One Powerful Way To Help Your Child with Anxiety
After Christmas holidays, I dropped my 4 year old off at my mom’s house for a few hours so I could work. He immediately ripped off his coat and boots. My mom and I talked in the entry for a few minutes while he played hopscotch on the tile floor.
A few minutes later, I absently noticed that he had unzipped my coat. I zipped it back up, preparing to leave. The next time I looked, he had his boots and jacket back on, ready to go outside. My brow furrowed. “You know you’re staying to play with Oma, right?”
“No,” he said. That pouty lower lip gets me every time. “I want to stay with you.”
This time, none of our usual goodbye rituals worked. It took Oma’s full strength to keep him from chasing my van down the driveway.
WHAT WAS GOING ON IN HIS BRAIN
Separation anxiety. You’ve heard of it. I just gave a very detailed example of it, but most moms will have multiple stories of when their kids went through separation anxiety.
All children will feel separation anxiety at times, because it’s a natural part of brain development. It may show up as a baby screaming when dropped off in the church nursery. It could be a toddler refusing to go to Grandpa. Your preschooler might cling ferociously to your leg when you attempt to leave her at home with dad (so you grocery shop in peace).
For the most part, this is healthy, because it indicates that healthy attachments have been made.
Separation anxiety shows up most frequently in young children, but is not uncommon in elementary school kids. Children who experience it strongly in their early years might find that it gets triggered when they go to a sleepover as a teen, or even when they’re packing to go to college.
As caregivers, we can reassure them that we will always come back for them. But the reality is that no one can truthfully make that promise except God. God is the only one who will always love our children, always guide their path, always provide refuge, and always be at their side.
WHAT MY FRIEND DID
A friend of mine had a similar experience. Her son panicked at the thought of going to school. It was like this every day and needed to be addressed. So she came up with an idea that would help him deal with the separation anxiety in a healthy way. Before school, she slipped a rock in her son’s pocket. She told him this:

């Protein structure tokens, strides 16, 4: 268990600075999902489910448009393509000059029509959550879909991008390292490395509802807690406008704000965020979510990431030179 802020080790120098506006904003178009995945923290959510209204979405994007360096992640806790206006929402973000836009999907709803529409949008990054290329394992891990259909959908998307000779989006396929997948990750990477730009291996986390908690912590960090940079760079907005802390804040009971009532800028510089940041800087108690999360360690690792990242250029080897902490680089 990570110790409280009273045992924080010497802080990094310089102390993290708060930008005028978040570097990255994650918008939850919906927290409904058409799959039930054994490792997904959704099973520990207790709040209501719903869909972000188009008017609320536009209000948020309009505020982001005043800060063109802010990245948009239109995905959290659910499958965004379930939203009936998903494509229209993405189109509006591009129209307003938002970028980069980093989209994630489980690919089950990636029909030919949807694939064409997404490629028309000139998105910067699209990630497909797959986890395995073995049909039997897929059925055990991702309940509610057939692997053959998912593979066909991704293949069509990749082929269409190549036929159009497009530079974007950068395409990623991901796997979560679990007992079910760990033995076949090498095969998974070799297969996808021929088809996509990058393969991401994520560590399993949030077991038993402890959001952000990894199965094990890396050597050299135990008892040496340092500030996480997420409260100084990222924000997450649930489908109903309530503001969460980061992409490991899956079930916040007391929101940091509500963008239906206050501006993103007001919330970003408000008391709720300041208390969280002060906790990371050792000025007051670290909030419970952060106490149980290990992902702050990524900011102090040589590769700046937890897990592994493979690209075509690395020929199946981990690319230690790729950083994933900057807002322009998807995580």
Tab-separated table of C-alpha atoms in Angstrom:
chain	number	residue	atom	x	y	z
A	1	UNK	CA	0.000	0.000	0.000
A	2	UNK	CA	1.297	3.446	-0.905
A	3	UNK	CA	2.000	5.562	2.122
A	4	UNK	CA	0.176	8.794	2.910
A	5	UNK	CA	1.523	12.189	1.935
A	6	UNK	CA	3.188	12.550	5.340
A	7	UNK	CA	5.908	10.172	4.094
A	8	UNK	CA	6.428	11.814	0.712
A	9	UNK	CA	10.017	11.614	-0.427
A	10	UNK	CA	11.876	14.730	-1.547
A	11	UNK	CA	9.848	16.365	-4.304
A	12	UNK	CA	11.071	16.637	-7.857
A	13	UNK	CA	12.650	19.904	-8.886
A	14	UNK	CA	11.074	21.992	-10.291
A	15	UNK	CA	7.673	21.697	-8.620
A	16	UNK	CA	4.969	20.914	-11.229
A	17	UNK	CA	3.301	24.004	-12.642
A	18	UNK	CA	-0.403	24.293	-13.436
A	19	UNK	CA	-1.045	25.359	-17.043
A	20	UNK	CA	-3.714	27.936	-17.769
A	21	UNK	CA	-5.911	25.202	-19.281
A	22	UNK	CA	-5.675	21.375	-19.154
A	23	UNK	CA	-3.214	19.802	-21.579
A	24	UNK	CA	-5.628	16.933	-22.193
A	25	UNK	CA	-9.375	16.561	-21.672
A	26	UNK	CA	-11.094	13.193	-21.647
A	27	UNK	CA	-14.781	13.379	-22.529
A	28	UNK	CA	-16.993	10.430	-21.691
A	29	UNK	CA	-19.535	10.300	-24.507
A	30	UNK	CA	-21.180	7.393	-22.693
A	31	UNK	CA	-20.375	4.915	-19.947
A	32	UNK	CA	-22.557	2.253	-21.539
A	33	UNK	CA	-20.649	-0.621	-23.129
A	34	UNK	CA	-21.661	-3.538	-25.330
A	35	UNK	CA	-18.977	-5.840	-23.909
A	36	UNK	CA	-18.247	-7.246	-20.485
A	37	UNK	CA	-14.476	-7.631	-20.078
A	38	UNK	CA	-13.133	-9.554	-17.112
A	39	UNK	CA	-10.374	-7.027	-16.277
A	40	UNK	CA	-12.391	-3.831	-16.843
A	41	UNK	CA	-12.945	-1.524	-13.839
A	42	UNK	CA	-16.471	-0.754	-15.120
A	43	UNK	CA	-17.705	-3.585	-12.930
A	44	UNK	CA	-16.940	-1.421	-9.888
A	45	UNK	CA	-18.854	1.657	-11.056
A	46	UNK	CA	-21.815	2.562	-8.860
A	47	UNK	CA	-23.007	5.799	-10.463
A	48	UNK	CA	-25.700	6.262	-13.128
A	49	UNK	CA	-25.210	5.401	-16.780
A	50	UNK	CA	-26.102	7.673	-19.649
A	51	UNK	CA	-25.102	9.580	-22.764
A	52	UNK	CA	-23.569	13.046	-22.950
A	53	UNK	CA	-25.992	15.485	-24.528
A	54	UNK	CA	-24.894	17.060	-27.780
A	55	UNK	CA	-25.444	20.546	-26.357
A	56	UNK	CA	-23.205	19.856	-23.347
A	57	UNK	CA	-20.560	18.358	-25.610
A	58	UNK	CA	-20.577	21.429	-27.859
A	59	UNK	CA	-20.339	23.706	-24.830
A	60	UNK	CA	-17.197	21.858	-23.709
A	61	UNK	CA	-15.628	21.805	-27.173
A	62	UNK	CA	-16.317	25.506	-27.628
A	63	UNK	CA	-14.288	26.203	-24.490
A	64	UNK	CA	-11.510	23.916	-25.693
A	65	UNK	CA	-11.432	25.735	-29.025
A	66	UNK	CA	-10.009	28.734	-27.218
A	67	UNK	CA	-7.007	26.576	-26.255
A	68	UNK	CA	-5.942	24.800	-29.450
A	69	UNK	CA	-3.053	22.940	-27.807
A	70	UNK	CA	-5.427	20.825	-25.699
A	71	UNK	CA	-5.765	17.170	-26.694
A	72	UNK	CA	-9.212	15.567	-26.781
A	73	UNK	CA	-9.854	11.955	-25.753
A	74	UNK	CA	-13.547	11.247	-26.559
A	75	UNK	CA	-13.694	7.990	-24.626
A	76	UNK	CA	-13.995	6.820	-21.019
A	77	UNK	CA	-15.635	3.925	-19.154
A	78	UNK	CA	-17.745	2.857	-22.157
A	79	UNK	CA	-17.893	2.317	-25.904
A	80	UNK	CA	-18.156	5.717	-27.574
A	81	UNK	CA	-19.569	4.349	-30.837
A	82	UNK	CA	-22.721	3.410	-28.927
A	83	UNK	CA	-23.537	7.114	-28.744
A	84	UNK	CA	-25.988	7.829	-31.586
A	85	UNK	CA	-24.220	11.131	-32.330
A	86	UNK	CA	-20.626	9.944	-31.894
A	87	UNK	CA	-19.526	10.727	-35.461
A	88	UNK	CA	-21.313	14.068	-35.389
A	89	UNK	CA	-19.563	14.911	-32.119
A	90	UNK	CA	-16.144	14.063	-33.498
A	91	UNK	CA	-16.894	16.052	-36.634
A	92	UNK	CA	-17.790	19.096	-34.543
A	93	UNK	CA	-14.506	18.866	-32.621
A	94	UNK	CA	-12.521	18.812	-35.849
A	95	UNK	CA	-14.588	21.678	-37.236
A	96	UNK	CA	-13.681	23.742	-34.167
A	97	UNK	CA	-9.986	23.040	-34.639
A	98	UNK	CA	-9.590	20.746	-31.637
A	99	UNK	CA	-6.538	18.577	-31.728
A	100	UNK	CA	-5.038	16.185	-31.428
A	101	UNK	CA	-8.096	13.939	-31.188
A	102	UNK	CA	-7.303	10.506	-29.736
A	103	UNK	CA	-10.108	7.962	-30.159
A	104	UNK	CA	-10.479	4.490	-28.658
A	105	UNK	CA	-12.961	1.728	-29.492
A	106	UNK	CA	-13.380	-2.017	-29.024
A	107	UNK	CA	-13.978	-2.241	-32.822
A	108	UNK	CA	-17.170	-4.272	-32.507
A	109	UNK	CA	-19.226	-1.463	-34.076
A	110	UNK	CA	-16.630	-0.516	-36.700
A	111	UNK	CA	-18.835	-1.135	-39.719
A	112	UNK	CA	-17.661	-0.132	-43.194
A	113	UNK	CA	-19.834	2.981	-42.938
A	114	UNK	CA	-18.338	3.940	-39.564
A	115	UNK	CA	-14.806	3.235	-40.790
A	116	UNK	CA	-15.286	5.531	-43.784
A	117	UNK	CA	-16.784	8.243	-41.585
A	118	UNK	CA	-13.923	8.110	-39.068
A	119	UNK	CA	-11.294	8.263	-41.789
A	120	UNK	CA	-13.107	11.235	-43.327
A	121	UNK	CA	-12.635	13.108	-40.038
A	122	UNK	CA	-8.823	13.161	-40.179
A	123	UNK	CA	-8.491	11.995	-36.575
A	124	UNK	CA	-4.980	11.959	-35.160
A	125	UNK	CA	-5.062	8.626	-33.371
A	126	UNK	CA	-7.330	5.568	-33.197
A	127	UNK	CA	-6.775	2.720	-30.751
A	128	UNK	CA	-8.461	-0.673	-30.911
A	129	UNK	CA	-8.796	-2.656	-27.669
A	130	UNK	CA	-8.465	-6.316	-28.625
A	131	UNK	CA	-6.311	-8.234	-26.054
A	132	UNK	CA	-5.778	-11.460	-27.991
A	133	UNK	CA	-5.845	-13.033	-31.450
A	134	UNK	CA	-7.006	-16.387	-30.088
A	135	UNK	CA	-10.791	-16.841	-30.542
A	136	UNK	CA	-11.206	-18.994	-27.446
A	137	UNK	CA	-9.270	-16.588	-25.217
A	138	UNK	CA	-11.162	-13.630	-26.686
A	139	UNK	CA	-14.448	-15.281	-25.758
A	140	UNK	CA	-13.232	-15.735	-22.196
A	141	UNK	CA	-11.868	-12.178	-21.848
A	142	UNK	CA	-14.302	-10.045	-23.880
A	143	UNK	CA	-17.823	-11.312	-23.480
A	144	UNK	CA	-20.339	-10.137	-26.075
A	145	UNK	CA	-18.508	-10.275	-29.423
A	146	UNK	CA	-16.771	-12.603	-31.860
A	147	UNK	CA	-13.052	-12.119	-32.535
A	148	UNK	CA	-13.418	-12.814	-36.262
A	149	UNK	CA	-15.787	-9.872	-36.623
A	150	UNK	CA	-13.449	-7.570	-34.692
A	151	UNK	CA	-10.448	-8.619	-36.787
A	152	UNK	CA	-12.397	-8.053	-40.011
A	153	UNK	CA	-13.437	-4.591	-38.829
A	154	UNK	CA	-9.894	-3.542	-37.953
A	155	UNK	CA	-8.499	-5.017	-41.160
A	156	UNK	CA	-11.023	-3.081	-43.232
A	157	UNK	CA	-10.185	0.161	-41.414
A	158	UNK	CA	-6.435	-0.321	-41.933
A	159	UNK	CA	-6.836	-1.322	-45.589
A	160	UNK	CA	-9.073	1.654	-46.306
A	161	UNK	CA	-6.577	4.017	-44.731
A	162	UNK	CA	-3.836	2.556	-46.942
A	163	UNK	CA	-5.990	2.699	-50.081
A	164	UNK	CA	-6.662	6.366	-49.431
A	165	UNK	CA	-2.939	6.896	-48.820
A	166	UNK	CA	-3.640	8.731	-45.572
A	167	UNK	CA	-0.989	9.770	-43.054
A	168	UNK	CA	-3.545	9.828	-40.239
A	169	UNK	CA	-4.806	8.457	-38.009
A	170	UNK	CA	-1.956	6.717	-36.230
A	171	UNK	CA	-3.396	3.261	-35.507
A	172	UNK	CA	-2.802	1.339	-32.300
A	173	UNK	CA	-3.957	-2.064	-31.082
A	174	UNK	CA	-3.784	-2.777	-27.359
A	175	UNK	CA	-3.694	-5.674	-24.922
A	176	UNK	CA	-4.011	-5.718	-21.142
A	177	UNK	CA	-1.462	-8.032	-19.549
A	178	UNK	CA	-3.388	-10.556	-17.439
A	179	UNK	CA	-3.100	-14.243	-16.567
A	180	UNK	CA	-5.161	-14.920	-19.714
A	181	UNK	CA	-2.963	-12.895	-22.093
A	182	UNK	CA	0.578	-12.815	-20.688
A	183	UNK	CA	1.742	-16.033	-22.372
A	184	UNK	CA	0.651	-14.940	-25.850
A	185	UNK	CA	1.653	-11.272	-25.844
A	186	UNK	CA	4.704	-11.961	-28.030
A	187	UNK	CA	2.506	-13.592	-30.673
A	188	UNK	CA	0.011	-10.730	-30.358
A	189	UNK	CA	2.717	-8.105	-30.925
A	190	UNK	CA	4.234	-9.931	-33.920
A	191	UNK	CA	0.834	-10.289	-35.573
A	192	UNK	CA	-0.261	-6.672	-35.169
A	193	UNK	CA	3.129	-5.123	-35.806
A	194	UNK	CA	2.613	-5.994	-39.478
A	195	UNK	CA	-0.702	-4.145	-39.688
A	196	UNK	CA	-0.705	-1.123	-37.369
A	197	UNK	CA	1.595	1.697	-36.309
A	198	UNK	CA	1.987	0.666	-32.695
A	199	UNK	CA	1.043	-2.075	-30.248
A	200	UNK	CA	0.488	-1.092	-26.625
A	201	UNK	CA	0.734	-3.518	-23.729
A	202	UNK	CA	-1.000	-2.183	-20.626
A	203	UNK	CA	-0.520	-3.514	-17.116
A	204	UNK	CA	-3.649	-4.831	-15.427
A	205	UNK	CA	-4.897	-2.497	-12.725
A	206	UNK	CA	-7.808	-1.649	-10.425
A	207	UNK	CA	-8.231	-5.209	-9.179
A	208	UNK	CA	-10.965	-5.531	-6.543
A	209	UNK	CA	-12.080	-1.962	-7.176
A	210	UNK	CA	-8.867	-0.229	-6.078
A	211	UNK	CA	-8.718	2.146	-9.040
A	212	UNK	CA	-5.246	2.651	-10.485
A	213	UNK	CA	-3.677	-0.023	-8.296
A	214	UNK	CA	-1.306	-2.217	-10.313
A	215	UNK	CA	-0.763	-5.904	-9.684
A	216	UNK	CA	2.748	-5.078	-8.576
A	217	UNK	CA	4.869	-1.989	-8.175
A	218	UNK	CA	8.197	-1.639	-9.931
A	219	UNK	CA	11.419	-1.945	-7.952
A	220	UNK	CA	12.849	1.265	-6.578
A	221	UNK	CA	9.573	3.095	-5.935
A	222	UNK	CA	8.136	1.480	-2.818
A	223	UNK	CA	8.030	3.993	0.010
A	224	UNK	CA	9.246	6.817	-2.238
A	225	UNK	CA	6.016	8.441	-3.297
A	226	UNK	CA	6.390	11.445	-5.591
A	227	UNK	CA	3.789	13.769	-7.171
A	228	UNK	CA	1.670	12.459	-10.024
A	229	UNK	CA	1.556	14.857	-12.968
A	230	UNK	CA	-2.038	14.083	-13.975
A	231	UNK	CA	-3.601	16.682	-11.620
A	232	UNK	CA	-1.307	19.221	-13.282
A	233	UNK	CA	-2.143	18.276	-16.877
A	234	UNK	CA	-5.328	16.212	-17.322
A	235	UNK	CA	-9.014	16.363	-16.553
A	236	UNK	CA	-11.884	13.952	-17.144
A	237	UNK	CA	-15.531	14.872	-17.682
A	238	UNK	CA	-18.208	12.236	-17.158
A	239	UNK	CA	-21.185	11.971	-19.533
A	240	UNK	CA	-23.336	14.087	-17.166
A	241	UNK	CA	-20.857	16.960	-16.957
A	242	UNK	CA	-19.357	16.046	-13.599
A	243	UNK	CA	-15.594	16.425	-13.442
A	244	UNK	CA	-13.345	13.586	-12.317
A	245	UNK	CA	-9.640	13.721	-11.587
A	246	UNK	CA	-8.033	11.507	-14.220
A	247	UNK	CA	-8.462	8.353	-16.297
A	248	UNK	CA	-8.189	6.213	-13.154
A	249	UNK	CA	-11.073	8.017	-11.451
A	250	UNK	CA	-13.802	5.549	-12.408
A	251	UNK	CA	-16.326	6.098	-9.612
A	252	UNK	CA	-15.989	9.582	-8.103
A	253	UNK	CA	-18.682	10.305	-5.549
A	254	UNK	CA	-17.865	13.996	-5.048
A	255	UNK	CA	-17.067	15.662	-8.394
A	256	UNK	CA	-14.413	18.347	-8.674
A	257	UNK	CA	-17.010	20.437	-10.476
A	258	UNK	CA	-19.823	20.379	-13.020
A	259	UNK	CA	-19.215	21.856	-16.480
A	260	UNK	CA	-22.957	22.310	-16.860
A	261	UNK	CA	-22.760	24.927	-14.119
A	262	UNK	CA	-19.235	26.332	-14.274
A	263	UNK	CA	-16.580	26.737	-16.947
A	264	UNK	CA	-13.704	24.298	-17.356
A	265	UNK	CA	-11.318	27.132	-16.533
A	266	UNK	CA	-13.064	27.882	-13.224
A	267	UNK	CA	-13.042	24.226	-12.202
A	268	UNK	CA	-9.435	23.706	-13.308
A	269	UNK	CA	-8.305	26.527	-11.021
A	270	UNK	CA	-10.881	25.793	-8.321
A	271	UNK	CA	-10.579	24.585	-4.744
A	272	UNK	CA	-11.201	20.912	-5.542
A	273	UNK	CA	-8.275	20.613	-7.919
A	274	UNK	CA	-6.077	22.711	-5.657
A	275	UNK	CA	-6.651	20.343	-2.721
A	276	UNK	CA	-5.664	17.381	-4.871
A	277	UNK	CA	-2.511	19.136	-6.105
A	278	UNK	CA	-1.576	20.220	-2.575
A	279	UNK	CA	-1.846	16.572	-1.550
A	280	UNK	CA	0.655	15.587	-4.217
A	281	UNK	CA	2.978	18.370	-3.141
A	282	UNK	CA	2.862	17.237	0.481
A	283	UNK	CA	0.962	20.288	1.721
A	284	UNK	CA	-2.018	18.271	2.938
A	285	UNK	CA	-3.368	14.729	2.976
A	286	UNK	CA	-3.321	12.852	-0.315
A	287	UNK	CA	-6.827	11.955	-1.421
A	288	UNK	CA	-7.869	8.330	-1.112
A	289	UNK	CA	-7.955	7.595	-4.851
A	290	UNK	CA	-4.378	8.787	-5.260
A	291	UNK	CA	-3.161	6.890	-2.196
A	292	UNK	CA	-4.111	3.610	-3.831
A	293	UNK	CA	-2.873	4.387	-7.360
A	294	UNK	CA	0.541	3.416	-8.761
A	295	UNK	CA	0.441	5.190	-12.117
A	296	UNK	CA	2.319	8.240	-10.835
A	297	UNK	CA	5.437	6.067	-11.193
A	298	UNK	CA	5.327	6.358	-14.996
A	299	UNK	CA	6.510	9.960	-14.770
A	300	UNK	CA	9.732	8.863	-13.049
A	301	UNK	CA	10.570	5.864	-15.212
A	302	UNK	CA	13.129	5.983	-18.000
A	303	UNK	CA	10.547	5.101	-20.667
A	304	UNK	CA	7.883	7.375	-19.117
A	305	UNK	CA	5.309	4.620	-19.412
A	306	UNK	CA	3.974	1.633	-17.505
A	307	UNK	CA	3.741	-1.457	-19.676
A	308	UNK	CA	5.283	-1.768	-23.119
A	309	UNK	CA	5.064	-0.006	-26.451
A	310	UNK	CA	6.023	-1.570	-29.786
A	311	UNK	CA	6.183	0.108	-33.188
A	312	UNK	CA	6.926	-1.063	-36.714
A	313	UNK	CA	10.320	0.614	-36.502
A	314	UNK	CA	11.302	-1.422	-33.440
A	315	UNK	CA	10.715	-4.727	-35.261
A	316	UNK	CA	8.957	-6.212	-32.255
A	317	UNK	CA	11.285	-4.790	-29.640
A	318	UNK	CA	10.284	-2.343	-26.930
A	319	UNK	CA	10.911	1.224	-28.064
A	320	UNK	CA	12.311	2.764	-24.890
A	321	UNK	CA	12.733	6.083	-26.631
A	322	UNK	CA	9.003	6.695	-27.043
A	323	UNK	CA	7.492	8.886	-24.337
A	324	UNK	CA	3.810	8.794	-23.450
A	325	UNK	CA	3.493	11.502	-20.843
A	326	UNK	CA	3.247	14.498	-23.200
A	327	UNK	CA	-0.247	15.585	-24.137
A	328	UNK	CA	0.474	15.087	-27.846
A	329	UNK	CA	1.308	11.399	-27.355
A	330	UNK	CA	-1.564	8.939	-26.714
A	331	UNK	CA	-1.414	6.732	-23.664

“When you feel scared or alone, put your hand in your pocket. This rock will remind you that God is real, and he is always with you. You can always talk to him, even when I’m not around.”
And with his little rock tucked in his pocket, he stepped bravely into school.
This true story started into motion the publication of a fictional story named Quinn’s Promise Rock. In it, Quinn’s dad helps her through her worries by pointing to God as a rock. At the end of a long night, Quinn the Owl gets to take home a little promise rock, just like Emily’s son.
WHY IT WORKED
The little rock reminds your kids of God but also works like a worry stone.
Using a worry stone is a folk practice that helps soothe stress and anxiety. The act of rubbing it is self-soothing, much like nail-biting or thumb-sucking, but is healthy and non-destructive.
HOW TO HELP YOUR OWN CHILD
You can help your child understand connect the presence of God to a worry stone.
1) Have your child pick a rock that is small enough to fit in his pocket. Optional: Have him color it with markers or paint!
2) Tell your child that whenever he feels scared, he should put his hand in his pocket and rub the stone. The rock can remind him that God is with him and will help him.
3) Share some child-friendly Bible verses that will point your child to God.
I encourage you to pray God’s words over your child each night as a blessing. This will help her memorize and internalize the words so when she’s worried the comforting verses will come to mind.
Don’t worry about anything; instead, pray about everything. Tell God what you need, and thank him for all he has done. Then you will experience God’s peace, which exceeds anything we can understand. His peace will guard your hearts and minds as you live in Christ Jesus. (Philippians 4:6-7)
Be strong and courageous! Do not be afraid or discouraged. For the Lord your God is with you wherever you go. (Joshua 1:9)
I have loved you even as the Father has loved me. Remain in my love. (John 15:9)
I am with you always, even to the end of the age. (Matthew 28:20)
Want to keep these verses handy for when you need them? Print off these verses with illustrations from Quinn’s Promise Rock for your kids! Click here.
4) To help your child really understand the meaning and purpose of the rock, I recommend picking up a copy of Quinn’s Promise Rock. The beautiful artwork and storyline will help your child remember the teaching that you have already shared.
Today, when I drop my boys off, I use the promise rock idea to help my little guy move past his fears. They smile, touch a hand to their pockets, and continue forward in the knowledge that God loves them.
GUEST AUTHOR: Christie Thomas is the author of Quinn’s Promise Rock as well as Wise For Salvation, an interactive devotional for preschoolers. She writes about faith and family at www.christiethomaswriter.com.